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'I've come through the wars and out the other side'
Irish Examiner 28/02/2007
By Conor Kane

"It was so painful, just to see the look on my mother's face" - James O'Connor still remembers, as if it were yesterday, the moment almost 16 years ago when he had to tell his widowed mother that he had AIDS. Lying in a hospital bed in Dublin, after two years of progressively worse illness which was almost fatally ignored, James shared the grief with his loved ones.

He had just been diagnosed with an illness which is one of the identifiers of AIDS and, one by one, was telling members of his family. Before his mother, there was his beloved twin brother to tell. "It was a Tuesday morning when I found out and I had to ring someone. I rang my sister-in-law who had worked in Crumlin's Children's Hospital with HIV-positive children and I was in tears. Within 90 minutes she and his brother were sitting beside him in St Jame's, receiving the distressing news. "I suppose it was more difficult to tell my twin brother the following day. We were so close, and you're telling a mirror image of yourself."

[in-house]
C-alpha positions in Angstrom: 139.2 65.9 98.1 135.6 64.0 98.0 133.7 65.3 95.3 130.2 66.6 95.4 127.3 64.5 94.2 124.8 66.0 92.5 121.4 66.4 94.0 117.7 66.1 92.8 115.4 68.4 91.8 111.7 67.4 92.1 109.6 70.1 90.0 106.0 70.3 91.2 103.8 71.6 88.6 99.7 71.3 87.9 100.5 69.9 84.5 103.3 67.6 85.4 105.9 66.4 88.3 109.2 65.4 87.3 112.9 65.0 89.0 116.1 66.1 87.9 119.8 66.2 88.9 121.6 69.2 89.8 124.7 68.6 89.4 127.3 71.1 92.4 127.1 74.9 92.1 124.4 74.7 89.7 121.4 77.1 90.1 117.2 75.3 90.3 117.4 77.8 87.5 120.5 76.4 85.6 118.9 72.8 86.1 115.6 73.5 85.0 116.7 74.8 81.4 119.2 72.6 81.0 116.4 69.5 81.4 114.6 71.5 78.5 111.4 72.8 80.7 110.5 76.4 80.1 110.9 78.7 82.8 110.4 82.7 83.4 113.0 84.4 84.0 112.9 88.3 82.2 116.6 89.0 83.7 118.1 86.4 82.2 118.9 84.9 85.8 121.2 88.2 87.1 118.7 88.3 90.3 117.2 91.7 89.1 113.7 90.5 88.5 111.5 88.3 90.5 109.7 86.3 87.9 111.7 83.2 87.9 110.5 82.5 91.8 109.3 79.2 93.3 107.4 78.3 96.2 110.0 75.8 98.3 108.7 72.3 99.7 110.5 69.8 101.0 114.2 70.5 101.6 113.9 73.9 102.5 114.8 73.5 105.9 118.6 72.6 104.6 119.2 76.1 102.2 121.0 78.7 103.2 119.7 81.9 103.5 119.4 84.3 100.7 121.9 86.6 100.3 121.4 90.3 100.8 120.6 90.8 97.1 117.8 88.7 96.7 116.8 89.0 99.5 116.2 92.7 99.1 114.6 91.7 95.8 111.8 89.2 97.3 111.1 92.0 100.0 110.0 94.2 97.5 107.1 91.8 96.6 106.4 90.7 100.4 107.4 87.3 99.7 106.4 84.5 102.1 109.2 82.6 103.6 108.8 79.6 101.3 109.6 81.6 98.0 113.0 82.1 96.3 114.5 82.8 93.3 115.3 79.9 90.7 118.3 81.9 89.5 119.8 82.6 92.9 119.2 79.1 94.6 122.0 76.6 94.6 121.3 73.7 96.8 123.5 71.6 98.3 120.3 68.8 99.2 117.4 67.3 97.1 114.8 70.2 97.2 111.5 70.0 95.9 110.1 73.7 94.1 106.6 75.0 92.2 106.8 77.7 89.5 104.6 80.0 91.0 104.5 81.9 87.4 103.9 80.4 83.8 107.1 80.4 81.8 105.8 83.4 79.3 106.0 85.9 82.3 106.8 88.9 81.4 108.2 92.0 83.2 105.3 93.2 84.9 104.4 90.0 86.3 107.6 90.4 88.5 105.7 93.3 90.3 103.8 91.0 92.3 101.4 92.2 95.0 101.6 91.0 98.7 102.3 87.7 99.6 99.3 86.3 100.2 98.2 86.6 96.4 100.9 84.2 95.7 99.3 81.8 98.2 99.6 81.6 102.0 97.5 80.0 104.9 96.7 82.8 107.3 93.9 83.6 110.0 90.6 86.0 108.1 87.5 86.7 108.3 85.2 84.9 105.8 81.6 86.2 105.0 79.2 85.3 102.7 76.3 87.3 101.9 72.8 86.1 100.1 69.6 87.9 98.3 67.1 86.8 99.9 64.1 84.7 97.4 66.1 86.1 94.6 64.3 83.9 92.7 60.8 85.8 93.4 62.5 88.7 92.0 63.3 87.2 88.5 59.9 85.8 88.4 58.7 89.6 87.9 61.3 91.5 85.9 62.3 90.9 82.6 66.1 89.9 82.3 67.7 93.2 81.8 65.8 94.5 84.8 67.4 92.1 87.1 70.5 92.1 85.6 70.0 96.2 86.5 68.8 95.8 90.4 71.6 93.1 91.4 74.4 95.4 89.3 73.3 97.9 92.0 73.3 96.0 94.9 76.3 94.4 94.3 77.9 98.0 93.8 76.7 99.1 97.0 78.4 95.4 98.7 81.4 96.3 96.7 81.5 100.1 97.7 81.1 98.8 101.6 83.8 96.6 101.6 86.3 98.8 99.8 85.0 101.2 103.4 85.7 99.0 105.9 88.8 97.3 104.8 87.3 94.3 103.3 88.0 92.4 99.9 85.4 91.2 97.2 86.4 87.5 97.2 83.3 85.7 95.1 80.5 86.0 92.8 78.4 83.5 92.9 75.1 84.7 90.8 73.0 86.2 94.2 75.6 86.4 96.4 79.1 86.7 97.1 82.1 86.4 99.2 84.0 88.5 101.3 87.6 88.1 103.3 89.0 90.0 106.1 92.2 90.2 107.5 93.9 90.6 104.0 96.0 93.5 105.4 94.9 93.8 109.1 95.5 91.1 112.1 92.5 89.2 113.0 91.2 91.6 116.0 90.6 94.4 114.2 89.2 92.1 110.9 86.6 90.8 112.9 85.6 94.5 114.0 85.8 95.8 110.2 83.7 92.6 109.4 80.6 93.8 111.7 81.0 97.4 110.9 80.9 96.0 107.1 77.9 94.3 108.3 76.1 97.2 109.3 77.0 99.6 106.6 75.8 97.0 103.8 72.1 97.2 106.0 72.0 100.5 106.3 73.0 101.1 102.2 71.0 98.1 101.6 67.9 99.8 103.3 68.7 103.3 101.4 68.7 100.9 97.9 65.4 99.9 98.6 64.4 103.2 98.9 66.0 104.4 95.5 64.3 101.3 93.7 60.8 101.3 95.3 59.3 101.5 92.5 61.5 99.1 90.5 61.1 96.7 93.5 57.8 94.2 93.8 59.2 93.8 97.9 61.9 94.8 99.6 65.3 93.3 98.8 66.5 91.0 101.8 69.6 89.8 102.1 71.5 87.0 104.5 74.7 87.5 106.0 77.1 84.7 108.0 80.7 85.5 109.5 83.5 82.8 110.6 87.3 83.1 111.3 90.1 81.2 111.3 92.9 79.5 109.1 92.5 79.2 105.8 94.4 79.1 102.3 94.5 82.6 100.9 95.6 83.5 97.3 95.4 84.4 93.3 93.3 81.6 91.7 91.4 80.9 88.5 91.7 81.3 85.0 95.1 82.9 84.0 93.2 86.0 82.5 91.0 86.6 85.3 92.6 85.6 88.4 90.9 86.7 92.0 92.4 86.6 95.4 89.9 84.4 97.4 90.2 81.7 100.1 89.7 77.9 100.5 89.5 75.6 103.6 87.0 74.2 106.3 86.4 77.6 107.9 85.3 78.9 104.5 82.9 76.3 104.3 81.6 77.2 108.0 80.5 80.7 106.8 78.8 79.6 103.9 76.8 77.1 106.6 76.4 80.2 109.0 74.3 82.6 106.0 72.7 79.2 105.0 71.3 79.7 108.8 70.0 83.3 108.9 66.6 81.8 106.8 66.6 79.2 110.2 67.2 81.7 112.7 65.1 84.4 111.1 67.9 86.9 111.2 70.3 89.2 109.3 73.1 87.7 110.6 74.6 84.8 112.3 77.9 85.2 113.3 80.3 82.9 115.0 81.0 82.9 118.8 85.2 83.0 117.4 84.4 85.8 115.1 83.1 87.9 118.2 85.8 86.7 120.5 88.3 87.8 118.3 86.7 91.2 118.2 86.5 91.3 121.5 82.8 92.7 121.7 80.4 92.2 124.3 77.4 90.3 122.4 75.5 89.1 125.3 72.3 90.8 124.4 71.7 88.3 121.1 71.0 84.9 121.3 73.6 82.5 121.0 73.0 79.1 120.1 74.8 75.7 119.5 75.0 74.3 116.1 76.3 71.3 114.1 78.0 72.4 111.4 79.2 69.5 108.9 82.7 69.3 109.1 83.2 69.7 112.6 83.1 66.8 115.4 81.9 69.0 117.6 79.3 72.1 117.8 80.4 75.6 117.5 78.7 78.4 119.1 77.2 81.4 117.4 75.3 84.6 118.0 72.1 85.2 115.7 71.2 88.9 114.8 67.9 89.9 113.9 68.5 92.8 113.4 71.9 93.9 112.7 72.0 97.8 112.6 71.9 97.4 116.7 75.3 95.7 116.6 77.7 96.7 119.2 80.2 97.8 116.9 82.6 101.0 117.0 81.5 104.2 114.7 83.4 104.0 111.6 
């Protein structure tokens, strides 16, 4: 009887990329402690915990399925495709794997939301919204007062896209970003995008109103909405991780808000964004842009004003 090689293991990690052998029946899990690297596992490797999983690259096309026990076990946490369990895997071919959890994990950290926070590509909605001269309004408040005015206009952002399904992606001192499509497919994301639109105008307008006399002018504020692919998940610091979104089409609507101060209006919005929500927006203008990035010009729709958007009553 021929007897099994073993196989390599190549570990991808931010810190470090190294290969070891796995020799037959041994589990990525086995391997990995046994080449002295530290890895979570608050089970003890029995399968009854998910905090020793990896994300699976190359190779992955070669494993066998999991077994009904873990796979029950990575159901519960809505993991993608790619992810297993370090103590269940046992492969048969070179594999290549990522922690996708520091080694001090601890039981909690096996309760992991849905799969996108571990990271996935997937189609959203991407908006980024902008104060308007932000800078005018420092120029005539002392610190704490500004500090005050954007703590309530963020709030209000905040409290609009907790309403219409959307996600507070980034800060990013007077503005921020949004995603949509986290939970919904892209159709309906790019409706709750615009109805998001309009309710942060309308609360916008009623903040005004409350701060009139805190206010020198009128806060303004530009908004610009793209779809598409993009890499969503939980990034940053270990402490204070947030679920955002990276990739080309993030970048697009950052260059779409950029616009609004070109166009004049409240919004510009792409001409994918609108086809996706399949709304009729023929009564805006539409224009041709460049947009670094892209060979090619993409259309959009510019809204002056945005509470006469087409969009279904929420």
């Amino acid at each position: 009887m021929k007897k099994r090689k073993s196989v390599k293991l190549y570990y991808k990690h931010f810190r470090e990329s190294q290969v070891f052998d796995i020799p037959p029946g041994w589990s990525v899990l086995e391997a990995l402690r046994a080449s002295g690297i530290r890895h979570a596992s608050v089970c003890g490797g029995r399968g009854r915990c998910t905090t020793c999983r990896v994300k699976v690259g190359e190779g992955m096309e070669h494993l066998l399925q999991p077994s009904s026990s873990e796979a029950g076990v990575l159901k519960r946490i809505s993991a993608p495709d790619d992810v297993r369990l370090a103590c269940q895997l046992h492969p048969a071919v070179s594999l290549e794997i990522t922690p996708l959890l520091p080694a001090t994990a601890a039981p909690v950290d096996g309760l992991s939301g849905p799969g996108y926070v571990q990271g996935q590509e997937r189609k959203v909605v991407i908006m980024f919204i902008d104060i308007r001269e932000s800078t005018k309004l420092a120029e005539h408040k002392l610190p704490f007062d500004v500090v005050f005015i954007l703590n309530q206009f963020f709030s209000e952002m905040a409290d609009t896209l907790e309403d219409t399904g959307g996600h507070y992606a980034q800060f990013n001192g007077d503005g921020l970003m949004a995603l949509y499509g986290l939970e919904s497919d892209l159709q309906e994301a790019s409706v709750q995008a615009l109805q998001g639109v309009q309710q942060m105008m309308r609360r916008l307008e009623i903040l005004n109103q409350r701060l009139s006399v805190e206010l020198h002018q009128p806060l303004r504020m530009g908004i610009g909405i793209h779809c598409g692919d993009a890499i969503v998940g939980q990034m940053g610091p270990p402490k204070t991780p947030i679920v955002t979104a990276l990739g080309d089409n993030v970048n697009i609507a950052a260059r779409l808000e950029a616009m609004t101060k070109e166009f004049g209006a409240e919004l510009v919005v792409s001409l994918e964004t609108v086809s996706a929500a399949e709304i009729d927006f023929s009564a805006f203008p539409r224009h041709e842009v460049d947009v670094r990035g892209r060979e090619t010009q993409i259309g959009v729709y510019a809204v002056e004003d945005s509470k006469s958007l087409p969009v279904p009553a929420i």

Then 27, James reckoned he was infected with HIV - which progressed to AIDS before diagnosis - before he was 21, during a time spent living in London. By his own admission, he wasn't heeding any of the warnings circulating about the dangers of unprotected sex in those early days of the disease in the early to mid-80s.

"There were headlines about the 'gay plague', I refused to open a page on a newpaper that had anything about HIV or AIDS. I was sexually active as well. I was having unprotected sex, and I would have been travelling abroad on holidays. At the sametime, I wouldn't have regarded myself as promiscuous. But if somebody has unprotected sex, they're putting themselves at risk."